Campus & Community

Zwick ’74 talks art, film, politics

5 min read

Producer/director accepts distinguished alumnus award

Edward Zwick ’74 talks about his career in TV and film. Zwick produced ‘I Am Sam,’ ‘Traffic,’ and ‘Shakespeare in Love,’ and directed ‘The Siege,’ ”Courage Under Fire,’ and ‘Glory.’ (Staff photo by Stephanie Mitchell) </p>

Dressed in a T-shirt, jeans, and sneakers, the youthful-looking Edward Zwick ’74 was scarcely distinguishable from the Harvard undergraduates who came last Friday (May 3) to hear him speak.

But while Zwick may dress like a kid, there is no disguising his mature accomplishments as a producer/director/writer in television and movies. His résumé speaks for itself: He produced “I Am Sam,” “Traffic,” and “Shakespeare in Love,” directed “The Siege,” “Courage Under Fire,” and “Glory,” and, with his professional partner Marshall Herskovits, played a principal role in producing, writing, and directing the television shows “Family,” “thirtysomething,” “My So-Called Life,” and “Once and Again.”

On May 2, Zwick participated in a discussion titled “Pop Politics: When Art, Film and Politics Collide” moderated by Institute of Politics Fellow Callie Crossley. On May 3, he received a distinguished alumnus award presented by the Harvard Entertainment Association (HEA) and discussed his career. His visit was sponsored jointly by the HEA and the Office for the Arts.

Zwick spoke about his undergraduate participation in the Harvard-Radcliffe Drama Club and of the times he and his fellow students were allowed to “run amok” in the Loeb Drama Center. But he added that the most important lessons he learned at Harvard were not artistic but organizational.

“What I learned here was how to work within large, complex institutions and how to manipulate them for your own ends.”

He also spent a lot of time seeing movies at the Brattle Theatre and the late, lamented Orson Welles Cinema. But as an undergraduate, he was “in denial about how important movies were to me.”

That denial broke down after spending a postgraduate year in Paris, again spending much of his time in movie theaters. His goals clearer, Zwick moved to California and enrolled in the American Film Institute.

“I can’t honestly say I understood what I learned there until many years afterward. I was interested, but I didn’t know how it pertained to me and my interests,” Zwick said. He added that as he has grown older he has become increasingly able to profit from those early lessons.

Zwick’s entry into the movie business was through writing. He described the next five years as “time in the wilderness,” which appeared to have a coherent direction only in retrospect. His assignments included writing a script for a film about the Kentucky Derby by a filmmaking team that couldn’t afford to send him to Kentucky, forcing him to become wildly inventive. Eventually, his growing reputation as a writer gave him enough leverage in the industry to get a job directing.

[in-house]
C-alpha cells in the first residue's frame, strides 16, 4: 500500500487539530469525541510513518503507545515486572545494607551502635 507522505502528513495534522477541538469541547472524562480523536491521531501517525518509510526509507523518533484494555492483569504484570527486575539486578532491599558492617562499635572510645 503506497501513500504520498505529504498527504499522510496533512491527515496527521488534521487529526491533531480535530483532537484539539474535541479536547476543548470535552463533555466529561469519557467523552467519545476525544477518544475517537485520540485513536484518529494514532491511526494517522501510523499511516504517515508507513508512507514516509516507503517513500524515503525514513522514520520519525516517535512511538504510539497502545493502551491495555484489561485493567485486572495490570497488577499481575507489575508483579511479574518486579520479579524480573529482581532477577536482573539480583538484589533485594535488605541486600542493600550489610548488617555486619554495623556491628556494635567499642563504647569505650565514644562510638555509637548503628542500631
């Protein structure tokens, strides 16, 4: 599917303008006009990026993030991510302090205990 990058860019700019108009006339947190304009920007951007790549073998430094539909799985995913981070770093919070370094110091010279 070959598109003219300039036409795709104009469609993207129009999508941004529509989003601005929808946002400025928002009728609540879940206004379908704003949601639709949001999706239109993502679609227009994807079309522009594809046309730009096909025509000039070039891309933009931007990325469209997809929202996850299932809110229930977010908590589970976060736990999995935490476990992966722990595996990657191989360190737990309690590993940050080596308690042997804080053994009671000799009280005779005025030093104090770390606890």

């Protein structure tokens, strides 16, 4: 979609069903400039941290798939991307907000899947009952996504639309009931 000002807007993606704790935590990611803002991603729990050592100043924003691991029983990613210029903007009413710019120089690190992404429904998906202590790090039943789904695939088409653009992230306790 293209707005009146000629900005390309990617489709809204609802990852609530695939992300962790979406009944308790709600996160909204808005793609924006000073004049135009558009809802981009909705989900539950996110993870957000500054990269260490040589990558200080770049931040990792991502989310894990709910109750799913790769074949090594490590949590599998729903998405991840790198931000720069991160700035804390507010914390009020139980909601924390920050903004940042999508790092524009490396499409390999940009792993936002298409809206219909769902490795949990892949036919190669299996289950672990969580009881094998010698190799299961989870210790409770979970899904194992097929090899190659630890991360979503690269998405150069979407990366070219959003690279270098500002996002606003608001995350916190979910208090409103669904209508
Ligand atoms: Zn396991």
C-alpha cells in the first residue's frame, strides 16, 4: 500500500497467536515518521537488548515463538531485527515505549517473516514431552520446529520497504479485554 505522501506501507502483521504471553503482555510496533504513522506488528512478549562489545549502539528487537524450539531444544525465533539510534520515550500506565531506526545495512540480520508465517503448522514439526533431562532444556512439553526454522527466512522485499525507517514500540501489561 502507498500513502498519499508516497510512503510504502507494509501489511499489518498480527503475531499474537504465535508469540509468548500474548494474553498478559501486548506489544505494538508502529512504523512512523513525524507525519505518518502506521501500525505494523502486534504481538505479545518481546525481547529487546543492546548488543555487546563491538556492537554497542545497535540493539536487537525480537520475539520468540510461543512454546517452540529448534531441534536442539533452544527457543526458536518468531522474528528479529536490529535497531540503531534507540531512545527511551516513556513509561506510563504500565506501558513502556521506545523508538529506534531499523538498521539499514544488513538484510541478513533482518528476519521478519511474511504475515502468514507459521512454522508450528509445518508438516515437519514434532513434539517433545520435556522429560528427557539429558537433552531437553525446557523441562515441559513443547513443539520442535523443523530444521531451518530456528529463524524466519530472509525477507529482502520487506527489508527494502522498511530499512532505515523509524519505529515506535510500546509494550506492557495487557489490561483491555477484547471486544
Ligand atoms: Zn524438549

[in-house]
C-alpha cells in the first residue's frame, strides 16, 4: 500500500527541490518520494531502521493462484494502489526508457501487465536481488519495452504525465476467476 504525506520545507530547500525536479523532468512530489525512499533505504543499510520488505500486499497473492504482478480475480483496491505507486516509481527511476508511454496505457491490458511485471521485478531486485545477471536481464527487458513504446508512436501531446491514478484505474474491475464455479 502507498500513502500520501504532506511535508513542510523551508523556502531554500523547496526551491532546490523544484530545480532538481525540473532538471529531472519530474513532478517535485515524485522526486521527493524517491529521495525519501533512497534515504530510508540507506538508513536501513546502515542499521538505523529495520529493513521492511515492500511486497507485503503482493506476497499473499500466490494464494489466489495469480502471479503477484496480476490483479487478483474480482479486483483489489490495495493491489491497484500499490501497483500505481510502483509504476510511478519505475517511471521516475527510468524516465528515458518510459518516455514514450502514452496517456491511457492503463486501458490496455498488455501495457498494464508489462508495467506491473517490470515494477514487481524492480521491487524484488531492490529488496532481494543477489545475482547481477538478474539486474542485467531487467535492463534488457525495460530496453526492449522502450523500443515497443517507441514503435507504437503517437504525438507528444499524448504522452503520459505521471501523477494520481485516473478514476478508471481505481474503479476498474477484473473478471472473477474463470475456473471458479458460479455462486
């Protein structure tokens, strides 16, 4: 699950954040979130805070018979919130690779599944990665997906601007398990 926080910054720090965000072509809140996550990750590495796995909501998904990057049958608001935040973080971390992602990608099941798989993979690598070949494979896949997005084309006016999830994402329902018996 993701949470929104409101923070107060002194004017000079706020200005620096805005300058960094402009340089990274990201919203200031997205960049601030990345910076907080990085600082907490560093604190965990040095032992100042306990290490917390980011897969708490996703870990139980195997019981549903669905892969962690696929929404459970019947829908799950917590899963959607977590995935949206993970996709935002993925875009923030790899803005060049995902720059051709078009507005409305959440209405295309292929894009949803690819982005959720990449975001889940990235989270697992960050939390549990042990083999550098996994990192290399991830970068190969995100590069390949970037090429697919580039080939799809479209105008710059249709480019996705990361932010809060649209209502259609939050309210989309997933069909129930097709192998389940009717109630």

Zwick described finding his own creative voice as a process of getting over inhibitions and critical assumptions.

“It’s a paradox that once you discover something within yourself that’s deeply personal, it becomes universal,” he said.

Choosing a project is also a very personal thing.

“There’s a feeling when you read a story of the hair standing up on the back of your neck. It’s hard to describe. You know it when you feel it.”

Zwick said he had that feeling when he read a magazine article about Robert Gould Shaw, the young white officer who died fighting with the African-American 54th regiment in the Civil War. That experience led to the making of the film “Glory.”

“I tried to make a film that would recapitulate the experience of reading that article,” he said.

Zwick spoke about the extensive research he did for that film, then explained that in many scenes he had to sacrifice strict authenticity for artistic effect. He showed a clip from the film depicting the regiment’s first encounter, the Battle of James Island.

Zwick described how he reduced the number of men on both sides and halved the distance between them in order to increase the dramatic impact.

“Every moment in a movie is a concession to something you know is true.”

In “Traffic,” on the other hand, Zwick tried to incorporate a gritty authenticity, even if that meant antagonizing those who were expecting a clear anti-drug message. To illustrate, he showed a scene in which a group of students from an elite prep school spend an afternoon taking drugs.

“We realized that if we were going to up the octane of truth, we had to show that taking drugs is fun, sexy, and that smart kids do it, and that’s something that flies right in the face of appropriateness and decorum.”

Zwick spoke about working with actors, making an important distinction between stage and film acting.

“As a stage director, you’re weaning the actors. You’re empowering them to do the play without you. In film, you only need to get it right once, and it doesn’t matter how you do it. It’s utterly symbiotic.”

But at the same time, directing films has given Zwick the “astonishing blessing of working with people at the top of their fields.”

In collaborating with such talents – Zwick mentioned Morgan Freeman and Sean Penn – his aim is to “create an environment where these enormously talented people can do their best work. Often I’m thinking, how little do I need to do and still get what I need?”